Since emerging from Boston with Special Teams and La Coka Nostra, Slaine has represented the underbelly of New England’s Hip Hop subculture and lyricism. Around that same time, an up and coming MC by the name of Termanology was making waves of his own after being deemed as one of The Source’s coveted “Unsigned Hype” artists.
The rivalry went on for years as both of their solo careers took off. Earlier this month, the two teamed up and dropped Anti-Hero, a project three years in the making. In an exclusive conversation with #DXLive, Bobby Be Real opened up about how the two lyrical juggernauts went from being enemies to forging a friendship that would progress to become a fruitful working relationship.
“Me and Termanology didn’t like each other for years,” Slaine told HipHopDX. “I always looked at Term like he was my main competition in Boston. We were both coming up around the same time — ’03 to ’06. I was in a group with Jaysaun called Special Teams [also with Edo G] and he had ST the Squad. It was also just like we were both coming up and people would argue who was better. Certain people thought he was, certain people thought I was.”
The two became friends thanks in large part to a mutual connection who was also one of the region’s biggest influencers in Hip Hop.
“Through the years, we certainly built a respect for each other and then we built a friendship and that started with Statik [Selektah] ’cause he was obviously cool with Statik and I was cool with Statik, and we started working together and we started talking about ‘we should do a project together.'”
Once the decision was made to team up on a full-length album, the journey was only beginning both for the duo and for Slaine personally, who was transitioning out of his crazy, partying ways.
“When we started this record I was in a different place,” he admits. “I was all fucked up on drugs and booze. And so he says ‘This isn’t the Slaine that I decided to make the record with,’ as a joke. But it’s cool that we took that long to make the project because you grow. We took three years to record this. So you put some distance on it and when it comes out you start to listen and it becomes brand new again.”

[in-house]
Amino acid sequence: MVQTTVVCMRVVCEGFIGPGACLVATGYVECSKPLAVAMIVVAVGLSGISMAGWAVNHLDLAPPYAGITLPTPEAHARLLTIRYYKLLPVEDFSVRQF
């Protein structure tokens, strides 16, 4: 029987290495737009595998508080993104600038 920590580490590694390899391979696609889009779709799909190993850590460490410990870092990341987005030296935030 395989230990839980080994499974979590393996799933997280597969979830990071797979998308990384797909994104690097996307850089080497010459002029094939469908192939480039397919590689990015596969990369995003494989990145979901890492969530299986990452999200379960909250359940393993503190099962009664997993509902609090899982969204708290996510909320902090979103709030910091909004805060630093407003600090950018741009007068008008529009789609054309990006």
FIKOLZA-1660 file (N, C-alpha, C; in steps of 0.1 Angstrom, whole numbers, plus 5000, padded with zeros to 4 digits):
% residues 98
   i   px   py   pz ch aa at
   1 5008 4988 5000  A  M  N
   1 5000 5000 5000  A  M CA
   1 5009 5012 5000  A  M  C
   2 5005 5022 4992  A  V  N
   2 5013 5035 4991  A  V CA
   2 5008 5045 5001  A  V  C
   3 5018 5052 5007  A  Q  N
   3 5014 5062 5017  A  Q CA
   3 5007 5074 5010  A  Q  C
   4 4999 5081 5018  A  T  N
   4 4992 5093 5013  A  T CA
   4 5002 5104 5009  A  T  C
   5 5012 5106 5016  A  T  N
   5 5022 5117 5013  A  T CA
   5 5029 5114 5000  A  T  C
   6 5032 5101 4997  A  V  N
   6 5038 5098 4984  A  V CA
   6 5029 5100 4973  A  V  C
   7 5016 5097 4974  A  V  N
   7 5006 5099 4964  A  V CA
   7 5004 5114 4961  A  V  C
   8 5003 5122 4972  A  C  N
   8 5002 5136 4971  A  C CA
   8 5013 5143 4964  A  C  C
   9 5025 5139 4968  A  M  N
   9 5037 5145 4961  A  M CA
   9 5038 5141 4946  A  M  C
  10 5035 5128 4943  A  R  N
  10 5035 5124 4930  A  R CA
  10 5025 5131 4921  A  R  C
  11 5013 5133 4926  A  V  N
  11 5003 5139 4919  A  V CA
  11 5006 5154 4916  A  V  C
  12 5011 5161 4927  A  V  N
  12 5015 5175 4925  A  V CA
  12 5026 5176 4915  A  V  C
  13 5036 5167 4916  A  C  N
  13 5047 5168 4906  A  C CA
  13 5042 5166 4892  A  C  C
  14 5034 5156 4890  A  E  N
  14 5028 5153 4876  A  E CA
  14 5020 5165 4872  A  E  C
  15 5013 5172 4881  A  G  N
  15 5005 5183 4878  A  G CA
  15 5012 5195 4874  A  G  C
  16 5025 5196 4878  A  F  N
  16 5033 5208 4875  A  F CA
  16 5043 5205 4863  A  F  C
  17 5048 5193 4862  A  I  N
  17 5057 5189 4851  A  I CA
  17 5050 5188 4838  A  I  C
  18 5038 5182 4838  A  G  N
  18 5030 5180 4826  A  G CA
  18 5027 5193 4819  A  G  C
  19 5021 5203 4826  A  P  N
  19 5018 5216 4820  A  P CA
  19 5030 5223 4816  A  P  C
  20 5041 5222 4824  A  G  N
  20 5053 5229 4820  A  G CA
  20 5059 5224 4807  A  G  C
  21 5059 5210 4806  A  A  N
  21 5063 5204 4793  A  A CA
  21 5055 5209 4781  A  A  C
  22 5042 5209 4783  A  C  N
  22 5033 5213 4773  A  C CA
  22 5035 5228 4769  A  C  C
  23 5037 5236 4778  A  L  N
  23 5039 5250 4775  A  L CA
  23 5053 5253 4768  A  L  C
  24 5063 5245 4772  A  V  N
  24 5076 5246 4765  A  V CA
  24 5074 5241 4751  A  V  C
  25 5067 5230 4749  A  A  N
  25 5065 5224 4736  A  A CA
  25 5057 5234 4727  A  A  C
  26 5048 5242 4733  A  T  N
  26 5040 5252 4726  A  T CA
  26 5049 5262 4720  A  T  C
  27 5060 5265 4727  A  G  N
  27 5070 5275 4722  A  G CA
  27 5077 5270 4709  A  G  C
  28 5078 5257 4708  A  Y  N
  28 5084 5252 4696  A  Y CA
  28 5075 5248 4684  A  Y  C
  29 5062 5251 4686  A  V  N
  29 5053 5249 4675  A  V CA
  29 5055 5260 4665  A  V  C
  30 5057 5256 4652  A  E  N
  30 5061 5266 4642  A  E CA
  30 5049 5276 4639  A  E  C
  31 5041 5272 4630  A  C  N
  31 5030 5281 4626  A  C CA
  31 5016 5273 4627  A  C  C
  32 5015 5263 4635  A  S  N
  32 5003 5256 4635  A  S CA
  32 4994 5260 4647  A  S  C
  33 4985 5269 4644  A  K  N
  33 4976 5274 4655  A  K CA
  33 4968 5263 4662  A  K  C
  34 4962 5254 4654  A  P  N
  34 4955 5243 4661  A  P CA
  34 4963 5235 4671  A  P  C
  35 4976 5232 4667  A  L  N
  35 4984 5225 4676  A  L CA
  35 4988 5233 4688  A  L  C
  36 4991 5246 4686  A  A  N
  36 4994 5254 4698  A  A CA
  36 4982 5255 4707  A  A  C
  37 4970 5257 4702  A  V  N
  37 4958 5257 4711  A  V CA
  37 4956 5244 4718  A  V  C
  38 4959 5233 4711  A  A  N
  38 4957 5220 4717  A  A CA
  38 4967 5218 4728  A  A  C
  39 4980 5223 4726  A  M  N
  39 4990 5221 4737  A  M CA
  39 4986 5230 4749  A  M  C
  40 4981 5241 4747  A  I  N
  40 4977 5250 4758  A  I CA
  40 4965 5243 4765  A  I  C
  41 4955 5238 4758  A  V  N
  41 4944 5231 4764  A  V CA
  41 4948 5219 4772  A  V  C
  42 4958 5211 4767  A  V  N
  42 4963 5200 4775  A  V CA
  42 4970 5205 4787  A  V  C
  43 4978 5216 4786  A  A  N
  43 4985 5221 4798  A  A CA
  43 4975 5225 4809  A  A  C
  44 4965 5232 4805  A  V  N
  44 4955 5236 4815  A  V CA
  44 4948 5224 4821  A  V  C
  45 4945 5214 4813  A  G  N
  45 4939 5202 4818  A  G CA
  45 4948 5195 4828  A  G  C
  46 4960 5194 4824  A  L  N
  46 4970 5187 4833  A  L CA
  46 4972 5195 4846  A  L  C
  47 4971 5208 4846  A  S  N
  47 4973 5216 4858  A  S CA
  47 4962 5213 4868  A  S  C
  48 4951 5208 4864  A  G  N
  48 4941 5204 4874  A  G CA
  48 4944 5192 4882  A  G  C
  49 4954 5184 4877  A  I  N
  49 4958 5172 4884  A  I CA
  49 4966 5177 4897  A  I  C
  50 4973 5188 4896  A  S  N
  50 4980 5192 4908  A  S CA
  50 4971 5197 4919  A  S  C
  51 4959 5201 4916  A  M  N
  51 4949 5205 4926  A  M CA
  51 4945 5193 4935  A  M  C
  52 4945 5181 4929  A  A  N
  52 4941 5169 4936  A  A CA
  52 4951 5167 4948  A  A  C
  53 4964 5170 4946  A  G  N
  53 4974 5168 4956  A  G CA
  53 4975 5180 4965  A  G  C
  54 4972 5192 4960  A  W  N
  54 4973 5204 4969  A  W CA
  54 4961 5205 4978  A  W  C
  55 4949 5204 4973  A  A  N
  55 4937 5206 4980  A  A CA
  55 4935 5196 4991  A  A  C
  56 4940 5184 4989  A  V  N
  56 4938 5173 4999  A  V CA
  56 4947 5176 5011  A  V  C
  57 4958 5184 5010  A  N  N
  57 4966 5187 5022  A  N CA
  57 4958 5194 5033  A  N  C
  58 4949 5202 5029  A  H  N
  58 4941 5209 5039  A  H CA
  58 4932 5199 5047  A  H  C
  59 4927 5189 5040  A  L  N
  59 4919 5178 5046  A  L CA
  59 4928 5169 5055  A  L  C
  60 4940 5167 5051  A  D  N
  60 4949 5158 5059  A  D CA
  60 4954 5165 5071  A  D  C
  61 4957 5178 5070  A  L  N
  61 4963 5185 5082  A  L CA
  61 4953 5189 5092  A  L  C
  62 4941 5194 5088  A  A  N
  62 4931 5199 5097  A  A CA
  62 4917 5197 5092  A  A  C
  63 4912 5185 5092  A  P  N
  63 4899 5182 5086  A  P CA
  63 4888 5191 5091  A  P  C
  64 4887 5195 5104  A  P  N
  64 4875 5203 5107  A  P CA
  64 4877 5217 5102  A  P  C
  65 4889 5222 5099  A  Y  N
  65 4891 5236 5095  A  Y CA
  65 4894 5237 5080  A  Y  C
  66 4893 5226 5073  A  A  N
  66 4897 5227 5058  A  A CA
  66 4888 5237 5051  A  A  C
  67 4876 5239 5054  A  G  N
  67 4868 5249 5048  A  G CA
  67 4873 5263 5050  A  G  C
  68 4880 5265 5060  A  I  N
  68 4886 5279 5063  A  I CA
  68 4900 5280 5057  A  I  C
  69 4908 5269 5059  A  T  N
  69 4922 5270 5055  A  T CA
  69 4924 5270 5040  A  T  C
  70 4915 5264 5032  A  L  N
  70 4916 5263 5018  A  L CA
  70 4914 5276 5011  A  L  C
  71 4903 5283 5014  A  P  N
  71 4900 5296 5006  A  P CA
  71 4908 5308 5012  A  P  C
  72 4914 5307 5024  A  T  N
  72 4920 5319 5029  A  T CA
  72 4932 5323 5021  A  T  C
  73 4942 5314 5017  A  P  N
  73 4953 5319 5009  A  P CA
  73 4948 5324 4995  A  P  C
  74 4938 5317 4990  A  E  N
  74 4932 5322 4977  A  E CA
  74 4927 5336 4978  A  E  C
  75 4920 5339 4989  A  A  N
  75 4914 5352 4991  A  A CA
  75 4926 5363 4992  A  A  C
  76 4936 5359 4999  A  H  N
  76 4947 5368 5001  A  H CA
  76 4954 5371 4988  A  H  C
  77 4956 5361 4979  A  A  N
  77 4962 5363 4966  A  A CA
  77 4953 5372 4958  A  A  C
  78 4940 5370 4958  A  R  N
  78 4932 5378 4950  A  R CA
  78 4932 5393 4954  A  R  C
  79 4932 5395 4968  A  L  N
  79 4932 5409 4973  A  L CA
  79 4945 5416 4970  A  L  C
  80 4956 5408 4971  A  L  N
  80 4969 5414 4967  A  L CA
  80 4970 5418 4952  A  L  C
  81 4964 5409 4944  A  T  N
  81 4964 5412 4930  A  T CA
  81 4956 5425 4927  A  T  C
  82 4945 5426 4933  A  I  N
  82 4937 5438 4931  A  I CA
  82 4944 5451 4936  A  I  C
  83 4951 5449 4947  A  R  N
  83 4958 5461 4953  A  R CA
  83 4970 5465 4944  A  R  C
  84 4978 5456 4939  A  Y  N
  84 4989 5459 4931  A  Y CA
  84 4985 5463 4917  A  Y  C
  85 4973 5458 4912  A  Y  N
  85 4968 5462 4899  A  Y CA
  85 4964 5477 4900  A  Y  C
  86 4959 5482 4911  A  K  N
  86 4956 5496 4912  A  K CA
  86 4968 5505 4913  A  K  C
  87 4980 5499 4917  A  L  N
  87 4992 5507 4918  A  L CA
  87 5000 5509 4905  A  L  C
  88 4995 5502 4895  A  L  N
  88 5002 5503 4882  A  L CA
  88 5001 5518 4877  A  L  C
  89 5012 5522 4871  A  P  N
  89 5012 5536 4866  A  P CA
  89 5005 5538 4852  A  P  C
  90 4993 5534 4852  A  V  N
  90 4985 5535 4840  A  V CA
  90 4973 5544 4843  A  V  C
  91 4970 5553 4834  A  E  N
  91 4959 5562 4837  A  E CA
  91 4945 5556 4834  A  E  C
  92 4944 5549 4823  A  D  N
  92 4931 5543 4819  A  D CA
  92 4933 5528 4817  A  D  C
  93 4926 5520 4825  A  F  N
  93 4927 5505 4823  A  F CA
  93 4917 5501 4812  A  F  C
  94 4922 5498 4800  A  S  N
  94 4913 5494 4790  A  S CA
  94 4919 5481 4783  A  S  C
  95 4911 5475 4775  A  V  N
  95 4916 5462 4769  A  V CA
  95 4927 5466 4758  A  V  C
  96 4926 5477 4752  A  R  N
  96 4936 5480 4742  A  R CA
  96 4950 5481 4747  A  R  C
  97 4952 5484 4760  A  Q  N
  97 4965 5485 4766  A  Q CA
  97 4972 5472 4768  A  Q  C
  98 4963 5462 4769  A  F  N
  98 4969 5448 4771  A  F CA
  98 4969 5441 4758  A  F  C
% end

As an artist, the stigma that sobriety kills creativity loomed over the critically acclaimed MC and actor, but as he explains, it turned out to have the opposite effect.
“The delusion was that I wouldn’t be able to create,” he says. “I wouldn’t be able to write, I wouldn’t be able to perform when I got sober and that kept me drinking and getting high for a long time. I had to be willing to let go of it. I had to be like, ‘If I’m not gonna be able to do music then I’m not gonna be able to do music, but I’m not gonna be able to be the father I wanna be as long as I keep drinking and getting high,’ so I put it down and then slowly but surely I changed my studio hours.”
“I started going in at 10 in the morning instead of all-night sessions,” he continues. “It’s crazy because now it seems so delusional to me to think that I needed that to create because the stuff I’m making now has so much more clarity, purpose and it’s better. I’m real proud of the record. We put a lot of work into it and it has a lot of depth to it, a lot of different directions.”
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